Historically, branding was of concern only to large companies and global product teams who viewed it as a byproduct of long-term business success. Madison Avenue was the arbiter of branding, and corporate management considered branding secondary to their business goals.
Today’s three most valuable brands, Google, Apple, and Amazon, didn’t even exist in the days of the “Mad Men.” Companies like these know that following brand strategy is central to a successful and growing enterprise. In a hyper-competitive marketplace, creating, nurturing, and leveraging your business’s brand is one of the surest ways to separate yourself from the pack.
Defining your place in your market space
Customers in both the consumer and business market segments have gained a powerful tool with the internet that can sometimes minimize the importance of a brand. That’s because the internet has the power of creating communities, which can help companies build and leverage their brand.
The first steps in the branding process are to clearly define the company and its product and services apart from competitors. It's important to consider how consumers and customers see and respond to your brand because it defines your actual offerings. Positioning, including the features and benefits of your offerings, is so important.
You must also clearly define how your product or service is different. With plenty of “me-too” players, you need to make it easy for consumers to understand what makes your business special.
You can decide whether to differentiate your brand by price, service, selection, customer service, innovation, or a combination of all of these elements and others. Take the time to address the branding situation at the strategic level by:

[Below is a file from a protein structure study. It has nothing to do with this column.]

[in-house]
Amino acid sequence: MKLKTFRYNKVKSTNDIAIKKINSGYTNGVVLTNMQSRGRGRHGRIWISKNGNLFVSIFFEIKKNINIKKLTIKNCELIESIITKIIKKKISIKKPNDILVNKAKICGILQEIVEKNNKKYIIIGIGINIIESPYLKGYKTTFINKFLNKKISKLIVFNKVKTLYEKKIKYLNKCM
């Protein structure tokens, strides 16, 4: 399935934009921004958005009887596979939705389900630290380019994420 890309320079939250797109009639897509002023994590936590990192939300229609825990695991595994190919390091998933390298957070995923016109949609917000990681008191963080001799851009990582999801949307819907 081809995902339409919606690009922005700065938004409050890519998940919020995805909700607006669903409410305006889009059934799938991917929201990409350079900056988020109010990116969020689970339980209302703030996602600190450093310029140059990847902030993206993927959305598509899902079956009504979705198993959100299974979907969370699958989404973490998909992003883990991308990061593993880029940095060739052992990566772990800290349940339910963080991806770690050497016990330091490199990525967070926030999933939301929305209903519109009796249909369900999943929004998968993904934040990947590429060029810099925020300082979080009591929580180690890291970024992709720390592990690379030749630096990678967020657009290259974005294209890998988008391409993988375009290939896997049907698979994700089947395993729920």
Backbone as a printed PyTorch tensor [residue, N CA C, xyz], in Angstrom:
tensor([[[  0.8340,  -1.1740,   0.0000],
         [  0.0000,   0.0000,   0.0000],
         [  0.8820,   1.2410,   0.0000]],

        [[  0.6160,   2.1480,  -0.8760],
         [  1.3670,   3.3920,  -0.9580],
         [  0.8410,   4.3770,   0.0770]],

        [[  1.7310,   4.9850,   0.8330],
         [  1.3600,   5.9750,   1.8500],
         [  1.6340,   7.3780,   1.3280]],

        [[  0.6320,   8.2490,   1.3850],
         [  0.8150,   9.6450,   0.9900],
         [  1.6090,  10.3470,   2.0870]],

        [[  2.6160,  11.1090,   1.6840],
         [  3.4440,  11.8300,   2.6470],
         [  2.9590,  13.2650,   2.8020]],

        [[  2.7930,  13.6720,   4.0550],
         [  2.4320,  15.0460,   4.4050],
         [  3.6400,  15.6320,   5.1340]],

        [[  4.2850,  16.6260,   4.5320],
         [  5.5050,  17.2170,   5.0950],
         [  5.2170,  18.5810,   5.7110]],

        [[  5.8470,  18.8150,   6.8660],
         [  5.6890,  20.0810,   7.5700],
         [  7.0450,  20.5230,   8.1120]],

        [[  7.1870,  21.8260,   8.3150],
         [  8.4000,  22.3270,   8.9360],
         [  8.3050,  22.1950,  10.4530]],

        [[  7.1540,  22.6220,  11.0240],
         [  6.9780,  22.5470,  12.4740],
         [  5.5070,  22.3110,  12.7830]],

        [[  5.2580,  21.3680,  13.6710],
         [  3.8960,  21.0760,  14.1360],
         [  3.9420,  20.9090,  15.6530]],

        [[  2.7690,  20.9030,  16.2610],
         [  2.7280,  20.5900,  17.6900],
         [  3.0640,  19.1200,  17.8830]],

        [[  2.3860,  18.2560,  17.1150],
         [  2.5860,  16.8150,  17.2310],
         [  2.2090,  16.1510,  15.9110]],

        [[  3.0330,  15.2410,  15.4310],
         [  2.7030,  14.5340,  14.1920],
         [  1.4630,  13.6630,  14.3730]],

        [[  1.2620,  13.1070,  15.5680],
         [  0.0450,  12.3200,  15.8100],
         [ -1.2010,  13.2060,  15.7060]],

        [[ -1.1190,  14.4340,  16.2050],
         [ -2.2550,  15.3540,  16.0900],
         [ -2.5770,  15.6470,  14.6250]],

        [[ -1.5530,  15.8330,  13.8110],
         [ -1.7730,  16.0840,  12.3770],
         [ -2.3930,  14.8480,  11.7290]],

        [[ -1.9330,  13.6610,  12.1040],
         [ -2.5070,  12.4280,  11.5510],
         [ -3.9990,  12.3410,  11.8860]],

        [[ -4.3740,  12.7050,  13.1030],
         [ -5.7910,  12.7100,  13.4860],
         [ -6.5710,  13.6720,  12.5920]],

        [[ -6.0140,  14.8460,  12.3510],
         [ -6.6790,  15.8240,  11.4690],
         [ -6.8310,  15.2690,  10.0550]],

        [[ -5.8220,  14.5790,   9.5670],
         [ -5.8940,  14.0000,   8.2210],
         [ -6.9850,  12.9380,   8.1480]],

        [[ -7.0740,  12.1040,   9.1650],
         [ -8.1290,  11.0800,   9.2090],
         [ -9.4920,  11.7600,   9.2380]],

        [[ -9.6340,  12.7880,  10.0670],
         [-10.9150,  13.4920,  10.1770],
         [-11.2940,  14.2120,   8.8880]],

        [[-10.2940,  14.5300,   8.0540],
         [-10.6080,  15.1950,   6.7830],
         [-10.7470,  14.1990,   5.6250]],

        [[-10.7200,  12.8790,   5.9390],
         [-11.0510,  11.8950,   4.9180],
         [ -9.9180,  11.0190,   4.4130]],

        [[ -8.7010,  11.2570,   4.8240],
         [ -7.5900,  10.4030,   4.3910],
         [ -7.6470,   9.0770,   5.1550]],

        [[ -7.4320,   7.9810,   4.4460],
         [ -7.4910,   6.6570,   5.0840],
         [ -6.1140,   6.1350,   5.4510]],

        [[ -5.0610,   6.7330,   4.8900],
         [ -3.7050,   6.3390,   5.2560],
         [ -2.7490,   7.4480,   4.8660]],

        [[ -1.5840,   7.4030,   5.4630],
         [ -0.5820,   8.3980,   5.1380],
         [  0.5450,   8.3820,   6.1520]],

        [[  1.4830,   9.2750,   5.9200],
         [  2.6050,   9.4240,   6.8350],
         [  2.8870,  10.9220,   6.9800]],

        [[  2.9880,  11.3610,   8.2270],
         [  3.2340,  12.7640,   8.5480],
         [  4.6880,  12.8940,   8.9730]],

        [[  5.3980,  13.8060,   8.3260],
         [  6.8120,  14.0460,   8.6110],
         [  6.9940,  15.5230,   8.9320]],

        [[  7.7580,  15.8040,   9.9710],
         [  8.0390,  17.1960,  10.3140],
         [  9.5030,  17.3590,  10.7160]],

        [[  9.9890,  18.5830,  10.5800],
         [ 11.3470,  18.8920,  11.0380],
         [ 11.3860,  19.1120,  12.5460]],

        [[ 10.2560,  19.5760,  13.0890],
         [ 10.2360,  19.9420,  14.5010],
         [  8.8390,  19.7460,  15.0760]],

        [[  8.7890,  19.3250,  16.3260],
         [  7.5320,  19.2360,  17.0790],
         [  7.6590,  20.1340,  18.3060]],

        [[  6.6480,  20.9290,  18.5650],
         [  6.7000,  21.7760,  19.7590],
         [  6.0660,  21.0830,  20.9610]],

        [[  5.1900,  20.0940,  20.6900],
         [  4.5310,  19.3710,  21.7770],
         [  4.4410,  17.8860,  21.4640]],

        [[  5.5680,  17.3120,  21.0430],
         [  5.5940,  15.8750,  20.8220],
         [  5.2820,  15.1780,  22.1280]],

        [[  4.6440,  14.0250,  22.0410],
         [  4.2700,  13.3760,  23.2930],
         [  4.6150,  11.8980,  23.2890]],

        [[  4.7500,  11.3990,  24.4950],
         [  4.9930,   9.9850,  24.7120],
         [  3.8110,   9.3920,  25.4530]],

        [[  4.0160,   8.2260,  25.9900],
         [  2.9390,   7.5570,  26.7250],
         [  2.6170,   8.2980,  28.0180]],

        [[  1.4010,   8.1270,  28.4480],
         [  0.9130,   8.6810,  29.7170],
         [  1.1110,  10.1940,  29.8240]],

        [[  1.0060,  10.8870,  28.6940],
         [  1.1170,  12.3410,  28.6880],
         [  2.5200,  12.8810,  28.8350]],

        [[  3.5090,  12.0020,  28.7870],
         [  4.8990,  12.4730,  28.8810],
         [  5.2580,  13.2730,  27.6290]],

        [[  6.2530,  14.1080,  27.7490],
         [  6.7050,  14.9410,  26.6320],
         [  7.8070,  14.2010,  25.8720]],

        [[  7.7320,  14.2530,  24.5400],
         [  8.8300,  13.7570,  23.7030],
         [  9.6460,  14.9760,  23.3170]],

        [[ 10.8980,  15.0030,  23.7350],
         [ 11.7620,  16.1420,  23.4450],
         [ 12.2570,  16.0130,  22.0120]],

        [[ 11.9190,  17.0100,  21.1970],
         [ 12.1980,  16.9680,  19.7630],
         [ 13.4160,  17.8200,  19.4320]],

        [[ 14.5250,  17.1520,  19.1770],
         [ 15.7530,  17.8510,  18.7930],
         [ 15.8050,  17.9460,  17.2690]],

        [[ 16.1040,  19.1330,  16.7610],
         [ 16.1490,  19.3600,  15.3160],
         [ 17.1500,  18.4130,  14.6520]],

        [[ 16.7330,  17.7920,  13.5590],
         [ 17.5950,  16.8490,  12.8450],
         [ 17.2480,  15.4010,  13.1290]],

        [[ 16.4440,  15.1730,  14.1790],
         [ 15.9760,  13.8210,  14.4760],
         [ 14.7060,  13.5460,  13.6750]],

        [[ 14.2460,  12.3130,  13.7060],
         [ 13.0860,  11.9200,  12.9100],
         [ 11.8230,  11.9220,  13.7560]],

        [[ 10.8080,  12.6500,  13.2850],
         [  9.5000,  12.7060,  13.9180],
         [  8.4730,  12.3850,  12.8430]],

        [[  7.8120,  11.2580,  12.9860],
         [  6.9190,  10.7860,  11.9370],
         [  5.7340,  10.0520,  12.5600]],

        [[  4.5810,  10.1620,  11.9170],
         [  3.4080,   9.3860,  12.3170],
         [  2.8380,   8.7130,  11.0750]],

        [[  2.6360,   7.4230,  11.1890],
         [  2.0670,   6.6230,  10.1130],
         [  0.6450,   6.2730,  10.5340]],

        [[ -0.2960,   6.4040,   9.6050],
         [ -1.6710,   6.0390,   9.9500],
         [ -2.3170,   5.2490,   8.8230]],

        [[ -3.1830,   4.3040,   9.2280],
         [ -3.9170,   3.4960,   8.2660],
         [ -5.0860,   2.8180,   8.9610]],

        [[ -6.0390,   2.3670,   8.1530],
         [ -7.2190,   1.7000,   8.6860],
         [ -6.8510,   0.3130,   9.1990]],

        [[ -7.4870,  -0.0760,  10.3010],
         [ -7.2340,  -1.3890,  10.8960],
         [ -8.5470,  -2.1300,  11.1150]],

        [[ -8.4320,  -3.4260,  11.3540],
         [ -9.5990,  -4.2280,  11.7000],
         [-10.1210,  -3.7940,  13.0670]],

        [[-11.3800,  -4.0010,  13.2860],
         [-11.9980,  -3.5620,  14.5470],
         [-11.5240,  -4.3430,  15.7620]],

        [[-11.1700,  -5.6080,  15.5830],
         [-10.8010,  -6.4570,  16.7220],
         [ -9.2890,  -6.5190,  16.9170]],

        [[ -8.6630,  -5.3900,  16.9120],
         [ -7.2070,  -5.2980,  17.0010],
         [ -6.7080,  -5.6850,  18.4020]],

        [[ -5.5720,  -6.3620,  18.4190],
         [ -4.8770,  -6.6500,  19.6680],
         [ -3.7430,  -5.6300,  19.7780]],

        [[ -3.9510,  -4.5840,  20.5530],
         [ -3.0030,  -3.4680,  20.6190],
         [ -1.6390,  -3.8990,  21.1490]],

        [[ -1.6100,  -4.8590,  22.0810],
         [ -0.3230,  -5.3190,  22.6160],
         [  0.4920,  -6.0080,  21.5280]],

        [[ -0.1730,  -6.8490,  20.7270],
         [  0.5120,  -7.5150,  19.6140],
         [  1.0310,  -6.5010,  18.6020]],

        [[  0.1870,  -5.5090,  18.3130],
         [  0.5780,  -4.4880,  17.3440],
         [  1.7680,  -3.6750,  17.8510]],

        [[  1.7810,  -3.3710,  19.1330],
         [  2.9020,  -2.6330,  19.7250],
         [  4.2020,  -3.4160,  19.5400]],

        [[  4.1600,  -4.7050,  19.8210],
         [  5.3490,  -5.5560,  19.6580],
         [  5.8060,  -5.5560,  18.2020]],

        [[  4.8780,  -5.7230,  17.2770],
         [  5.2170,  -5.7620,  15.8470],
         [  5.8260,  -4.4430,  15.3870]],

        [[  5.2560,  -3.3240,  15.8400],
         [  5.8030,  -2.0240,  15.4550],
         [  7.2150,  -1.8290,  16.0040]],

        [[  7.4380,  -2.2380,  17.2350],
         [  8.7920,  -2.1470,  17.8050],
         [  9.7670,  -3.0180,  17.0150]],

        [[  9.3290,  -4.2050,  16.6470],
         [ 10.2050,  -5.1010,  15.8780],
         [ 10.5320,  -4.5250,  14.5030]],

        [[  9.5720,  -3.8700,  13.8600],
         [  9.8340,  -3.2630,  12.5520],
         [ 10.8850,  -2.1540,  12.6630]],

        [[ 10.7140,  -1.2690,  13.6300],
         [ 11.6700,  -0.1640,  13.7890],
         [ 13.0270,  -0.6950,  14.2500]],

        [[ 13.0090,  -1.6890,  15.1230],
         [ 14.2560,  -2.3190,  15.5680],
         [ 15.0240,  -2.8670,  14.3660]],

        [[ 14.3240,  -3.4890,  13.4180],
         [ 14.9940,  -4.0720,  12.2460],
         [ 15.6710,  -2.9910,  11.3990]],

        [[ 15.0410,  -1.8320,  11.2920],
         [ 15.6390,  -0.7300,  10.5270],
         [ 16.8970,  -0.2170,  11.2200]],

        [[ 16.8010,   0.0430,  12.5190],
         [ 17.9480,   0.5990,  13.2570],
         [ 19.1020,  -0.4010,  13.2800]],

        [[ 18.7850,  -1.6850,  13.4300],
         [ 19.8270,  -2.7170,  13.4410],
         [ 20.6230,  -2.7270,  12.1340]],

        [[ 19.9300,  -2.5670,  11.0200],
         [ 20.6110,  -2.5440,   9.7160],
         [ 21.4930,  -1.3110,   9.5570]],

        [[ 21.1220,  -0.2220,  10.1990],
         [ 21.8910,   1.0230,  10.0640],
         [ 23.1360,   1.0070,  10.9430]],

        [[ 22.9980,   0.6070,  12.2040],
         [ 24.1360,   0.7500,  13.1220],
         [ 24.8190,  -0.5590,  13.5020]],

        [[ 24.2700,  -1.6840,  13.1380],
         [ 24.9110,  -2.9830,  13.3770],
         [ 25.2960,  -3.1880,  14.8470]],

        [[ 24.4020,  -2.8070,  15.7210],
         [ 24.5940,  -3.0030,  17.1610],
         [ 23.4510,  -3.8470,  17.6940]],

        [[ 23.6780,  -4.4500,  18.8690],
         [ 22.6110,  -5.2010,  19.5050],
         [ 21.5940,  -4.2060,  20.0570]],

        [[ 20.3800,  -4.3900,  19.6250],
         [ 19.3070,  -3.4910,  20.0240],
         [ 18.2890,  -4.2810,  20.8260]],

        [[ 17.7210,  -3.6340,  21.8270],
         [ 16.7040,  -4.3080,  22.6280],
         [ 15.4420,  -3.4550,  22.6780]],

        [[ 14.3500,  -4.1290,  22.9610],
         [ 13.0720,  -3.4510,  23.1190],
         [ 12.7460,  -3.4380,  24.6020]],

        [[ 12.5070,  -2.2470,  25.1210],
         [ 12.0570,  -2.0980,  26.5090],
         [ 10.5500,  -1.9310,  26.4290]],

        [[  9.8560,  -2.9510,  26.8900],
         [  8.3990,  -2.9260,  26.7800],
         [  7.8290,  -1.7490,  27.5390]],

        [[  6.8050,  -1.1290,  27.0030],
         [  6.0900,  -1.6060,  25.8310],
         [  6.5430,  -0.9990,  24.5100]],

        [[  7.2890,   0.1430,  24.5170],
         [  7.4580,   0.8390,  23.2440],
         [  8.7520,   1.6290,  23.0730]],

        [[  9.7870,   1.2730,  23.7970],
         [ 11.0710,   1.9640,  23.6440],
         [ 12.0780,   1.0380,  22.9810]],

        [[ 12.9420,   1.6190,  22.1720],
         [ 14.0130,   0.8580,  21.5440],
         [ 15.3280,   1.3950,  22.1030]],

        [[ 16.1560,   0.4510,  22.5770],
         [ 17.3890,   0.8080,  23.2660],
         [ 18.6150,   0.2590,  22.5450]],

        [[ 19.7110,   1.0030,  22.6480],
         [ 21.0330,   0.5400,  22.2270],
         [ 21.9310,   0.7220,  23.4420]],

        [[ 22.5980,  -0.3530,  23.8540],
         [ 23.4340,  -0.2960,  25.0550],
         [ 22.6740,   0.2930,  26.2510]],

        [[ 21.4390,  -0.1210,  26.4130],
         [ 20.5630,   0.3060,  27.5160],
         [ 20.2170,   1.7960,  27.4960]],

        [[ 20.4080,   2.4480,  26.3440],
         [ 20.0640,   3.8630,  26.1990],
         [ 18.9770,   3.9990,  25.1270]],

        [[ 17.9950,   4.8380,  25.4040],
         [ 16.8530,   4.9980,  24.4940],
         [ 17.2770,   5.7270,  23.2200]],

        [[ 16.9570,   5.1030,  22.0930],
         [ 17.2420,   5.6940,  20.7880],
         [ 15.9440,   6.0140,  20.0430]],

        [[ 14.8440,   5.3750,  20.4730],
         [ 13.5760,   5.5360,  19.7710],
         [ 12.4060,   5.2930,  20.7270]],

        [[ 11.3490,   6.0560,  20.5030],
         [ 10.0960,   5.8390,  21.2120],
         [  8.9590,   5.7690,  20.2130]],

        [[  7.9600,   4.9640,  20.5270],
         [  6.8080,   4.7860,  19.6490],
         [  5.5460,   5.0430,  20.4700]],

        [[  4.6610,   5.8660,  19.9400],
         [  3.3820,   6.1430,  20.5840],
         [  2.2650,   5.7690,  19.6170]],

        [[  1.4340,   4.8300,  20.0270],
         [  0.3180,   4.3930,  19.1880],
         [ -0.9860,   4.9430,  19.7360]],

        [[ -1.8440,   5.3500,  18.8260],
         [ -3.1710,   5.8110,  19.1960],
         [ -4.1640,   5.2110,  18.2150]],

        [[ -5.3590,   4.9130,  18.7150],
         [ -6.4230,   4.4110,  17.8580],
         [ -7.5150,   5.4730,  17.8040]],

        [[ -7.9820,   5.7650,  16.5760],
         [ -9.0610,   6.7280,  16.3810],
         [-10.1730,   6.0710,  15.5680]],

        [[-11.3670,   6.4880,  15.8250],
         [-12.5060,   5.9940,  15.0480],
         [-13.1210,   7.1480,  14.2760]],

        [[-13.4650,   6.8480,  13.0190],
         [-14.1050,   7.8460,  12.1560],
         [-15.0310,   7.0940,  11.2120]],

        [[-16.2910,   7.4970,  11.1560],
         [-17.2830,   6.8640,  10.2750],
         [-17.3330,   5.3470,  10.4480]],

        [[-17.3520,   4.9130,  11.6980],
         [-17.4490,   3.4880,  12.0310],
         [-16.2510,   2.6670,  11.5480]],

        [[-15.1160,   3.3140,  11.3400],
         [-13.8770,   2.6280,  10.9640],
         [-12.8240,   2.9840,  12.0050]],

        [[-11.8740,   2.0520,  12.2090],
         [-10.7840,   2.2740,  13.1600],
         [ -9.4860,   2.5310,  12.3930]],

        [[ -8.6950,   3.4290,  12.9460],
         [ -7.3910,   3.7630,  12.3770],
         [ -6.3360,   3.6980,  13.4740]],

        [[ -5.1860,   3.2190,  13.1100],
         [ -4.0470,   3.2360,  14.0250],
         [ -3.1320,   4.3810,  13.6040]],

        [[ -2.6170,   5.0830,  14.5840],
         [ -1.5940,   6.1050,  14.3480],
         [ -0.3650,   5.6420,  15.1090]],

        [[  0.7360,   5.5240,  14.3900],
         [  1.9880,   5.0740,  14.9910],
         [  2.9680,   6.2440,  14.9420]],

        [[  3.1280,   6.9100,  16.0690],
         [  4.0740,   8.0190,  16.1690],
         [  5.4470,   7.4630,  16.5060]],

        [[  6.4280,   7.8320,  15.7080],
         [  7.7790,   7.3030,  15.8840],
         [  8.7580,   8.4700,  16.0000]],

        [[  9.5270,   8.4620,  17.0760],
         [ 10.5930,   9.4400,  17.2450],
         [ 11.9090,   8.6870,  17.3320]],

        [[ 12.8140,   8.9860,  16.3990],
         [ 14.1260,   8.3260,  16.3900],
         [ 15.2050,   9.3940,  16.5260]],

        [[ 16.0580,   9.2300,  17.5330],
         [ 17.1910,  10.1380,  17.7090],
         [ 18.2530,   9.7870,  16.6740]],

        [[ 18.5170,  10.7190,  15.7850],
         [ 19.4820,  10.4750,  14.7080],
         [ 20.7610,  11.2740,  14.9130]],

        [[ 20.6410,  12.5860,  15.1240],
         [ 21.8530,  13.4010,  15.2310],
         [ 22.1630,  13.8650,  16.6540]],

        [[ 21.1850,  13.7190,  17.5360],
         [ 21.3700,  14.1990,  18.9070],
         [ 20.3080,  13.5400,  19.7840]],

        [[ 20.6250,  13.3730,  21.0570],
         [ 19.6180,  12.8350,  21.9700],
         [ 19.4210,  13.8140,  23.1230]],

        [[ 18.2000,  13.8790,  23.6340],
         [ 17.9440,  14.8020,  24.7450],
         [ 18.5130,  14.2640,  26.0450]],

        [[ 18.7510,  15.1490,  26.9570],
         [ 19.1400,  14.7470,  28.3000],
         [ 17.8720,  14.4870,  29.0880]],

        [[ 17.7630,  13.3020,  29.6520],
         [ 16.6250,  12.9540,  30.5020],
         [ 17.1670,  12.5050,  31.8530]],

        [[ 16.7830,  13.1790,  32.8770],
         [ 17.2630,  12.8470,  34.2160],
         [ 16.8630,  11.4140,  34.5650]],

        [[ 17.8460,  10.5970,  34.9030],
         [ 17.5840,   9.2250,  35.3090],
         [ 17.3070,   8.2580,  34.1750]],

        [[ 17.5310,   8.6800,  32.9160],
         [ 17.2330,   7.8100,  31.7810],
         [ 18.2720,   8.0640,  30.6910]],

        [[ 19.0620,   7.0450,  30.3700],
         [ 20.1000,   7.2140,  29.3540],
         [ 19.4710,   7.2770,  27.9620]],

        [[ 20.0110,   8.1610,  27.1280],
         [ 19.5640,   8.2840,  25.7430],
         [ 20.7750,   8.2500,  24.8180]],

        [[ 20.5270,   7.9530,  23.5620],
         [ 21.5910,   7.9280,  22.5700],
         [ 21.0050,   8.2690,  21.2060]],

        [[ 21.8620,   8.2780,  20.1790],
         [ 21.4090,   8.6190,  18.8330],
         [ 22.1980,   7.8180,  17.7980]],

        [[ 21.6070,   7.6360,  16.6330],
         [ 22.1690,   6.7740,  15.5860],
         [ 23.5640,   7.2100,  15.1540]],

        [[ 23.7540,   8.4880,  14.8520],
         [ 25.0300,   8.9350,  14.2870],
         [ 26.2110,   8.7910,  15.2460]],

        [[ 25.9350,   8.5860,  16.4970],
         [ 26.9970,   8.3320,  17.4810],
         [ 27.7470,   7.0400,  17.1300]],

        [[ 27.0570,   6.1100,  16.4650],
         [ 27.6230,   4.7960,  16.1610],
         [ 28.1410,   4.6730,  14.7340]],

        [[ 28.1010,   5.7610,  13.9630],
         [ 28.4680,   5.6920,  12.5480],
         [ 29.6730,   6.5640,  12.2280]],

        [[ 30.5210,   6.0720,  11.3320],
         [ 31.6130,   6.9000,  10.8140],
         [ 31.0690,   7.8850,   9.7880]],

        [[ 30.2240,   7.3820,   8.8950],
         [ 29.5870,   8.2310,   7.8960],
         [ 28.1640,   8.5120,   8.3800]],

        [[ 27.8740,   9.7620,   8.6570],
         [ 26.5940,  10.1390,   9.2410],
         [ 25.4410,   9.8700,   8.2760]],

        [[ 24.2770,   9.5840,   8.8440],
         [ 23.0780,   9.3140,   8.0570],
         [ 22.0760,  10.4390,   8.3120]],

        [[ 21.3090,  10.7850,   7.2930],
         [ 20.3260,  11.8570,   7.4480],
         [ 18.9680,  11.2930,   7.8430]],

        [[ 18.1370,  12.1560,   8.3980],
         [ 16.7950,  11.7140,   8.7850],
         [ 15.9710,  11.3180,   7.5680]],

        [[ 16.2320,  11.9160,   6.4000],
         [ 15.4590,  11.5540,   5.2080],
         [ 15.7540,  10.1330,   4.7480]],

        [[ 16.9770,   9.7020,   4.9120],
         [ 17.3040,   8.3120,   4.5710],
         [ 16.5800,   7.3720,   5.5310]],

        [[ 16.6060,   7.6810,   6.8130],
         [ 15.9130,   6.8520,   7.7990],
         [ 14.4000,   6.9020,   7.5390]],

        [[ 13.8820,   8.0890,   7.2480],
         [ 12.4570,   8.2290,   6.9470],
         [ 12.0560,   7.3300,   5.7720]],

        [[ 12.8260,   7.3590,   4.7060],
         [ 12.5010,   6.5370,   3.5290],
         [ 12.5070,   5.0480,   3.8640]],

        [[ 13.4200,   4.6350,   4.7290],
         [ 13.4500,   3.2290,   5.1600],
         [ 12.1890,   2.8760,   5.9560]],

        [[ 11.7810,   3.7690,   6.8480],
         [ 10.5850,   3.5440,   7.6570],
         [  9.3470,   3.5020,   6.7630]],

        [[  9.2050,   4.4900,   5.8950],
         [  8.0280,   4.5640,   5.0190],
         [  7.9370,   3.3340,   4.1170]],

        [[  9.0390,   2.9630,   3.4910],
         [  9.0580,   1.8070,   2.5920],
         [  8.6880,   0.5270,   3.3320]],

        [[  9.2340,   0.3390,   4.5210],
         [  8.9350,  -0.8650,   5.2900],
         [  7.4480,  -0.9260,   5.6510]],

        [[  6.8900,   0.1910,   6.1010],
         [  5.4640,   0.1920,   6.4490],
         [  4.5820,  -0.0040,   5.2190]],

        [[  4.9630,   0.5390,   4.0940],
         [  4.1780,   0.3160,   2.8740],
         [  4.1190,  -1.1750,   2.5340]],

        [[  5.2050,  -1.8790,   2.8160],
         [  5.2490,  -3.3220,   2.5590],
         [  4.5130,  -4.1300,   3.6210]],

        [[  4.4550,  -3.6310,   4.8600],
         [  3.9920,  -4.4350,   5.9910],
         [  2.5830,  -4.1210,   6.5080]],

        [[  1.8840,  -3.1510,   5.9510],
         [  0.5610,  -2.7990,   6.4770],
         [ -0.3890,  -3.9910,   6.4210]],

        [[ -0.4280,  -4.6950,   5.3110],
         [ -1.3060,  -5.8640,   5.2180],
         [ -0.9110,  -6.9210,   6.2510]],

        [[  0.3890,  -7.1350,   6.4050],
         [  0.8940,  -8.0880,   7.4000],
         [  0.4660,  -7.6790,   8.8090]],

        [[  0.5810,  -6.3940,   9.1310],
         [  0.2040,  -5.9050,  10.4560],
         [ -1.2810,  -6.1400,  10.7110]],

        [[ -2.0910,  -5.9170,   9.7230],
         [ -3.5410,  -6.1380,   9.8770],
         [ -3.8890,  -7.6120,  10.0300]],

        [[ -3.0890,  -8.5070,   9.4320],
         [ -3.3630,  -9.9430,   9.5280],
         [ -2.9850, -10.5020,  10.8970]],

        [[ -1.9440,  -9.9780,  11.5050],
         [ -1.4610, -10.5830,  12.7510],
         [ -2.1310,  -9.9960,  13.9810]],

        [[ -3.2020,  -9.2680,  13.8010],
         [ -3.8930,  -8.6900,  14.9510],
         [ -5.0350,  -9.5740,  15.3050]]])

- Understanding what customers in your market want
- Evaluating what your competition is and isn’t successfully delivering
- Delivering on your promise to meet or exceed those expectations
- Making it easy for satisfied customers to tell your story
- Quickly addressing the concerns of unsatisfied customers
The brand as a living entity
Developing your brand is not a “once and done” process. A successful brand evolves over time to meet changes in the marketplace. When you start your business or launch a new product or service, be sure to develop your logo and tone of voice.
A logo should be powerful and memorable and looks just as powerful on a business card as it does on a web page or a billboard. Developing a logo warrants a great deal of expertise, and a reputable marketing and advertising agency can be a good resource. Along with your logo, you will need a tagline that communicates your brand image.
Be sure your branding guidelines address the tone of voice you want to convey to the marketplace. From email and print campaigns to your website, your tone of voice will come to life in every piece of your business. Having a clear and concise tone of voice helps set the stage for your brand.
You also need to determine your market positioning, and come up with a simple statement about your brand, similar to an elevator pitch.
As you finalize your branding guidelines, make sure you have clearly communicated the voice of your brand. Then, you can begin to incorporate your brand’s final design elements into all your marketing materials.
Nurturing and maturing your brand
The world’s greatest brands are a reflection of a living culture, not just the product of an advertising agency computer. The process of building and nurturing a brand as a living entity begins with your own company culture.
It’s important to create and maintain a work environment that attracts and maintains the best available talent. Compensation packages are important, but are often secondary to a supportive and creative culture.
Retaining experienced employees supports a business’s brand because happy employees are more likely to have pride in a company’s products and services, work to keep costs down, and do what they can to make customers happy. The ROI on human capital is as significant as the ROI on financial and performance factors.
The more your employees understand and take ownership of your brand, the more they will communicate value to customers. The more your customers understand your brand, the more they will support it.
The strategic planning and effort you invest into your brand will pay off over the lifetime of your company. Begin with establishing the basis of your brand, and then make this part of every aspect of your business. You, your employees, and your customers will all benefit from a successful brand.